Names

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Why do doctors call the bone at the tip of the index finger the “2nd Distal Phalanx?” Because giving it a name provides a shortcut. This way a doctor doesn’t have to say “the brownish wobbly bit behind the squishy pinkish bits” and can jump straight to “the liver.” It’s a means of linguistic and conceptual efficiency. A name provides an interface to discussing the thing it’s named for.

People say “cat” to mean a normally four-legged animal covered in fur that mews. Until we had a word for “cat,” we had to use other words to describe them. The same goes for “schadenfreude,” a thing that exists conceptually throughout the world but has no English name. 

In fact, when you’re forced to describe a nameless idea or thing to a friend, you’re essentially providing the definition for a thing that doesn’t yet have a word for itself.

So if it’d be useful, why not give it a name? Jared Spool (beating me to the punch with the anatomy example) gave a brilliant talk at SXSW where he gave names to different approaches to design. These types have existed for years, but having names for them provides shortcuts to thinking about them and discussing them.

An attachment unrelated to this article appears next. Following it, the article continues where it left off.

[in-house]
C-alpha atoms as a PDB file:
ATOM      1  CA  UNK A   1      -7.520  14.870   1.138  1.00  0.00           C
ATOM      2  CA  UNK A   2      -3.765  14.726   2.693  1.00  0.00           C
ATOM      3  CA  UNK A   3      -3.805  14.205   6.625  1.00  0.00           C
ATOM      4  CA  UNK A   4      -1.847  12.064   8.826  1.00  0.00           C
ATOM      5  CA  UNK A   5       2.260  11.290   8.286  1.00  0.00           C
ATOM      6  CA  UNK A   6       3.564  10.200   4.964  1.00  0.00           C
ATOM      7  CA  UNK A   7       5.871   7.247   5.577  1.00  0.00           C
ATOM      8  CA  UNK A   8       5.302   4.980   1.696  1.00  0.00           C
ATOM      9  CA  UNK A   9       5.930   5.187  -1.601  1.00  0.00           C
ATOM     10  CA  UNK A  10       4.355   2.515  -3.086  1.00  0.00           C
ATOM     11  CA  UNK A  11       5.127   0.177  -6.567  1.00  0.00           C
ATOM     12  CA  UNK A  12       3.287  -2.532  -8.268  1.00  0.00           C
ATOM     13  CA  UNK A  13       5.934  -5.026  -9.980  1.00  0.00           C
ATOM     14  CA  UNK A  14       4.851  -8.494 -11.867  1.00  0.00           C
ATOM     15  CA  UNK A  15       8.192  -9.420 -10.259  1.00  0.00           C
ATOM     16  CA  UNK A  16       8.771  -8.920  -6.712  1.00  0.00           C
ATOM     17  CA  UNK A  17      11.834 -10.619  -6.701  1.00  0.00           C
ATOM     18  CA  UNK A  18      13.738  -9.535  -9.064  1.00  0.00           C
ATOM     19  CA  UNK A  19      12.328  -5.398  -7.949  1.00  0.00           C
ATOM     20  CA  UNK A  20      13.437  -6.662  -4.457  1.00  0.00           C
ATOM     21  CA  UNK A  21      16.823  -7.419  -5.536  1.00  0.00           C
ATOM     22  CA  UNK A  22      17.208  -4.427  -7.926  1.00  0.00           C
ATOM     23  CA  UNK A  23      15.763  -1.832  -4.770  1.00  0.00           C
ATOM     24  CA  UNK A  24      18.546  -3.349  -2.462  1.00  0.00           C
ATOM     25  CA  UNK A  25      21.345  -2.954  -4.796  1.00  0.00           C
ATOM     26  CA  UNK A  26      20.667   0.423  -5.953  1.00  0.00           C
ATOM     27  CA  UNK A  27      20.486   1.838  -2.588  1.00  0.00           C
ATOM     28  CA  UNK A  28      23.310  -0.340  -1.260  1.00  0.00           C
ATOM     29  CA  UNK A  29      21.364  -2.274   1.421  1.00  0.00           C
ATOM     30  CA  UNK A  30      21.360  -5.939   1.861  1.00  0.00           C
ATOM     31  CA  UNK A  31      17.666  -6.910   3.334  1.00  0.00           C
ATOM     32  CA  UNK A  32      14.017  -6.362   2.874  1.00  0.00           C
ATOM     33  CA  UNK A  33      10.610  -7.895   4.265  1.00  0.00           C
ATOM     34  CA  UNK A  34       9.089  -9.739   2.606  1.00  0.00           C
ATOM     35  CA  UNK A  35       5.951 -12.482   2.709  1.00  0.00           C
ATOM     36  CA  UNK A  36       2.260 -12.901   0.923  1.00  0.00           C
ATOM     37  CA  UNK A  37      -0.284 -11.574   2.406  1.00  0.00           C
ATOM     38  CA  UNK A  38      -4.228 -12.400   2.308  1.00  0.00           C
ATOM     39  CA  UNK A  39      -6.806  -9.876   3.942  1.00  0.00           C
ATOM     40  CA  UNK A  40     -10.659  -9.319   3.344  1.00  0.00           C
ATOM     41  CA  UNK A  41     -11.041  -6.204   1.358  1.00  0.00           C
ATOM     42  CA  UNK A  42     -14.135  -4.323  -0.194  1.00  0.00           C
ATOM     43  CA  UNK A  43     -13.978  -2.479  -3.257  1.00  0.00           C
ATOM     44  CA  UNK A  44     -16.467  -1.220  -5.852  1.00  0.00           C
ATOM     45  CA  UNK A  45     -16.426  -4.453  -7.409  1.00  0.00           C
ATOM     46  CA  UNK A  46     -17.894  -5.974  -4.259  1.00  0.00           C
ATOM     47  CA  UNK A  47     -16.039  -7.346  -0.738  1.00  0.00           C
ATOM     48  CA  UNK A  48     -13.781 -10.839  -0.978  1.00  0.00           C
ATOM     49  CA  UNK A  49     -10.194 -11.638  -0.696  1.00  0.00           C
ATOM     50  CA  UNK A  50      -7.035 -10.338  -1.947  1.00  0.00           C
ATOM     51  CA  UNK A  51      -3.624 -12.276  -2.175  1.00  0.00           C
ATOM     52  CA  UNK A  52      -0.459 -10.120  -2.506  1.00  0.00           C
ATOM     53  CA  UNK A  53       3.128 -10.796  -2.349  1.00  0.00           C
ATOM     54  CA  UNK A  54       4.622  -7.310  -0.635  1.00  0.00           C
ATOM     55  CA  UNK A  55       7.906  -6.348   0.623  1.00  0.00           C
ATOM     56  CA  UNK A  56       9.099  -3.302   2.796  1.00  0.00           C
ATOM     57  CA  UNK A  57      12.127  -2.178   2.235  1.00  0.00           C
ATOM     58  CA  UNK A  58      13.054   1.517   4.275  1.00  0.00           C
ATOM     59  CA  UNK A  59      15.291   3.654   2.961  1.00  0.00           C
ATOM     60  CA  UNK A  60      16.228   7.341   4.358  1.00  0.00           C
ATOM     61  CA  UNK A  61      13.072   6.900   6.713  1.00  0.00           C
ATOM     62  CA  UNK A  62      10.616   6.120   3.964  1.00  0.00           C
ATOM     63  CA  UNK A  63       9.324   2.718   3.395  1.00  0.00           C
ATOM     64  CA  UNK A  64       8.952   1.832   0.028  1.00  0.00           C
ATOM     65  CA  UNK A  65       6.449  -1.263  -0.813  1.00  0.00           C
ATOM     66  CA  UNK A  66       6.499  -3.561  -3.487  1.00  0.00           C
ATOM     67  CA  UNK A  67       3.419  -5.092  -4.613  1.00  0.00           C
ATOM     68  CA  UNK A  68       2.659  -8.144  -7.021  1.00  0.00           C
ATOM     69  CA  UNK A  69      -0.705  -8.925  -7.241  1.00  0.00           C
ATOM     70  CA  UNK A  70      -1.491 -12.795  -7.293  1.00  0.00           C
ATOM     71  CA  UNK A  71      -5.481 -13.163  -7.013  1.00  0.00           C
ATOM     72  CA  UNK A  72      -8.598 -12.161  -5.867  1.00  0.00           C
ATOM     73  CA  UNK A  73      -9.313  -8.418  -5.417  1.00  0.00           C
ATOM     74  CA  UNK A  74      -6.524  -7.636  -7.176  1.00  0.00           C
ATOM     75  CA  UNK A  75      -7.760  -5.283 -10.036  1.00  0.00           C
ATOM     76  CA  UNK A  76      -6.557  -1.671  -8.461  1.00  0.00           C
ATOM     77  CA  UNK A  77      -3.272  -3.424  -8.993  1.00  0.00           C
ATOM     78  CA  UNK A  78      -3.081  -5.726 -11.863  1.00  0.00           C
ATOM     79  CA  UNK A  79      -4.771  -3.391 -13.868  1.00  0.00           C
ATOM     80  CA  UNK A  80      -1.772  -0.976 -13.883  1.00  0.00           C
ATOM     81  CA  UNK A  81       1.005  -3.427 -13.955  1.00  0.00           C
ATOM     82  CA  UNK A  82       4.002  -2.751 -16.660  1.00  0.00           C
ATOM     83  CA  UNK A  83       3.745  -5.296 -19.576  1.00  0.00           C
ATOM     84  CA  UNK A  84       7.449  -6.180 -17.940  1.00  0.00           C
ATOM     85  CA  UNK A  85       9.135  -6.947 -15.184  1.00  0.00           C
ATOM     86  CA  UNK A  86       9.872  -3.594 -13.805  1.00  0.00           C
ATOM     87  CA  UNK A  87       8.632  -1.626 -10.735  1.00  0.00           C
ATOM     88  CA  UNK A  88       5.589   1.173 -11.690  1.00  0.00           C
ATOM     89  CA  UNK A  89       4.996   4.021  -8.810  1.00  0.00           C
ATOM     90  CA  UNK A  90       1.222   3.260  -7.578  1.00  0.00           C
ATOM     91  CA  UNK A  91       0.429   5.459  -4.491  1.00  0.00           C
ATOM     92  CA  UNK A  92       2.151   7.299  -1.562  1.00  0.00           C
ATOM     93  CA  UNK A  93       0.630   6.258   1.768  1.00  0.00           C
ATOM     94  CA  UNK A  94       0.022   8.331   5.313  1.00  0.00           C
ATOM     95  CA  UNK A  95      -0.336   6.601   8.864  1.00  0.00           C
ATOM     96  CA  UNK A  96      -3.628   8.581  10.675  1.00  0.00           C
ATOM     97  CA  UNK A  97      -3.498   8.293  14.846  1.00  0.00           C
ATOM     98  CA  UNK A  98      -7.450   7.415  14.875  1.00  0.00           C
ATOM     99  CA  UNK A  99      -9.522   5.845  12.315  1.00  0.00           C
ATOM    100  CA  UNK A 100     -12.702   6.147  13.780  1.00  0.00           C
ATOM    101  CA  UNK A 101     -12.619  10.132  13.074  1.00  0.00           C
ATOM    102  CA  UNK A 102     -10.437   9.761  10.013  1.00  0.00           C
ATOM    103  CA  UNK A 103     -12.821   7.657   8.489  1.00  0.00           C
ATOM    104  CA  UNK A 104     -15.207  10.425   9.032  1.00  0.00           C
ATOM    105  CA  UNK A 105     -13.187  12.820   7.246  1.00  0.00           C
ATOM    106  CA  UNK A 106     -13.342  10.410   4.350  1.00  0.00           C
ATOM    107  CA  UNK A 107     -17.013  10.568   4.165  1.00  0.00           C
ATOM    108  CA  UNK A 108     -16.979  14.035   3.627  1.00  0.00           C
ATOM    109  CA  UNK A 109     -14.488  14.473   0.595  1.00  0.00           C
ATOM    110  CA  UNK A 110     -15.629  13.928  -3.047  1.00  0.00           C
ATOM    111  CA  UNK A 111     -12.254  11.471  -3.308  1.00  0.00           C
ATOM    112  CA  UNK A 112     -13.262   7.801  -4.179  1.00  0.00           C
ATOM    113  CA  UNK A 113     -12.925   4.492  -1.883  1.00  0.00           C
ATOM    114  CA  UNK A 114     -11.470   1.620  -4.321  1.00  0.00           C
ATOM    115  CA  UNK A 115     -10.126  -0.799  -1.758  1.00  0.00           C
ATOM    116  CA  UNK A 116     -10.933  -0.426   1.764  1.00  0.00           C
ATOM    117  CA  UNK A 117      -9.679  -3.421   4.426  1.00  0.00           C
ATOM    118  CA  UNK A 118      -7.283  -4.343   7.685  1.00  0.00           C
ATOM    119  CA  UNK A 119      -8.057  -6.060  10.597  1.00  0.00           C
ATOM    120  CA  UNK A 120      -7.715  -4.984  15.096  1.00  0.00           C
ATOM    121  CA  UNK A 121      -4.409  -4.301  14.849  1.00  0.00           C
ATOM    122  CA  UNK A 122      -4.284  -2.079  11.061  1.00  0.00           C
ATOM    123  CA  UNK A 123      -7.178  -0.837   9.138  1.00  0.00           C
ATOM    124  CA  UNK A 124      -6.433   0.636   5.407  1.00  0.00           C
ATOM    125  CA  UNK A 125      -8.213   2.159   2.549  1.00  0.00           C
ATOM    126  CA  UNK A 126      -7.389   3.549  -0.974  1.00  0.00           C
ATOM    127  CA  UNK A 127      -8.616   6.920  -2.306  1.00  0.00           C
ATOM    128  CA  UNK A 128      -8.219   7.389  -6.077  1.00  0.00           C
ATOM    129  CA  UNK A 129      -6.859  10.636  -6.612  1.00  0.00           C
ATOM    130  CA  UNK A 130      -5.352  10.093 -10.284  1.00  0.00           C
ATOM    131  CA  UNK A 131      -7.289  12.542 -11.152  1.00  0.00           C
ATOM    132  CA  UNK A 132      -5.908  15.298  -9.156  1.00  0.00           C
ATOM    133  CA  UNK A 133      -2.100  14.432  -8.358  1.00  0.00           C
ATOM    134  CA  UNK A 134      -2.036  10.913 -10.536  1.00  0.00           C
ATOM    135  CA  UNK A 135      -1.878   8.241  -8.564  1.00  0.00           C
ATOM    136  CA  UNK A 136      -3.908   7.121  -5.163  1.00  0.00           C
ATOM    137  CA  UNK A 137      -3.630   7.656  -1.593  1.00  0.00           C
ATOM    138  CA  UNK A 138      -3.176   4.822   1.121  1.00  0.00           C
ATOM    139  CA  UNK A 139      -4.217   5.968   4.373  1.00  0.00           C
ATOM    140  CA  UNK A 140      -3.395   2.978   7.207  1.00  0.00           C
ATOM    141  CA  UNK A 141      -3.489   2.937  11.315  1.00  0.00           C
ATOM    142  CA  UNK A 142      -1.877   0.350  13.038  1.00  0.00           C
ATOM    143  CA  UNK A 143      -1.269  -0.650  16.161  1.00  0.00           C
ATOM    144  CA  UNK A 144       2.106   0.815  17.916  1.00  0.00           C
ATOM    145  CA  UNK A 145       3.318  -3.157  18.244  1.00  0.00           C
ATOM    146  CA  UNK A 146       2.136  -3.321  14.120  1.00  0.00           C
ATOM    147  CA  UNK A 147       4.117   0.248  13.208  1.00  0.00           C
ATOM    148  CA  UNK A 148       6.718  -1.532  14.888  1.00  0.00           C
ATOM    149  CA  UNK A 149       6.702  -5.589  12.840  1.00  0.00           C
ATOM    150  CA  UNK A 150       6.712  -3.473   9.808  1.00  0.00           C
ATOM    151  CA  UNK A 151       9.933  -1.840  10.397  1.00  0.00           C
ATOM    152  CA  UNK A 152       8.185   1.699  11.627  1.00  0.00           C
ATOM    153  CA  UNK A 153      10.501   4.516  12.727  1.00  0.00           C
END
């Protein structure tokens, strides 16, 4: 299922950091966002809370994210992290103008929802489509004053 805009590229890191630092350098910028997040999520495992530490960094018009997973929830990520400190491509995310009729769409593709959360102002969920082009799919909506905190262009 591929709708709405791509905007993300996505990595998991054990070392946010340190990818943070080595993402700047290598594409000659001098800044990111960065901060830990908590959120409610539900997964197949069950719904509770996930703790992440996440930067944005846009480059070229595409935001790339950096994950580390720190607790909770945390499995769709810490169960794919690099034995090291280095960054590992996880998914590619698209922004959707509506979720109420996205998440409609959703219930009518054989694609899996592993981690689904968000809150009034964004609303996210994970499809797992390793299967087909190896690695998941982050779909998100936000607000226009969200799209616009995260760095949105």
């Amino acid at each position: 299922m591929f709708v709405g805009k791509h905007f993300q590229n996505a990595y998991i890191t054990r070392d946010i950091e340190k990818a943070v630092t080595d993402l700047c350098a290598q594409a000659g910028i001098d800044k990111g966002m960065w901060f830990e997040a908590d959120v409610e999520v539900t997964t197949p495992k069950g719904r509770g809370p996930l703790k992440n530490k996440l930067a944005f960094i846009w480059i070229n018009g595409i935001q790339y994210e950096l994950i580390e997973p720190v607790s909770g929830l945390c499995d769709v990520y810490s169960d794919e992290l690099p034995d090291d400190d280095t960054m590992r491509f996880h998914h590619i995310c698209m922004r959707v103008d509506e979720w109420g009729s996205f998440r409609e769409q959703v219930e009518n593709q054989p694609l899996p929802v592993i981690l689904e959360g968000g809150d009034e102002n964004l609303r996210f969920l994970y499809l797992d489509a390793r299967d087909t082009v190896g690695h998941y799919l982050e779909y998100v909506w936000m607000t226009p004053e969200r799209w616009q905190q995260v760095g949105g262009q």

But a word of warning: it can be creatively dangerous to give existing names to new things because things that truly are “new” have new definitions. Familiar names carry familiar definitions (and branding) with them. While the iPad is technically a “tablet computer,” calling it that overlooks some key distinctions between it and its pen-based predecessors. This can box you in to thinking about something in familiar terms instead of as a new concept. As a “new thing,” Apple was better off not giving the iPad a name until after it defined itself (calling it a “post-PC device” only after it’d been out a year.)

So if a thing exists with a definition but no name, don’t be afraid to give it a new one. Remember, every name is a made-up name. New names are like simple machines; tools that allow for easier discussion. They enable new metaphors and, consequently, new ways of thinking about things that already exist.

Think about the effect giving a name to AJAX had on the web (and how its definition has shifted since it was introduced). Think about names for musical genres. Think about “Web 2.0,” “HTML 5,” the ”uncanny valley,” and the “killer app.”

See also: 

Jared Spool: The Anatomy of a Design Decision [Video]

Stephen Fry: Blessay on Language [Text / Audio] (thoughts on naming of CCTV starting at 29:03)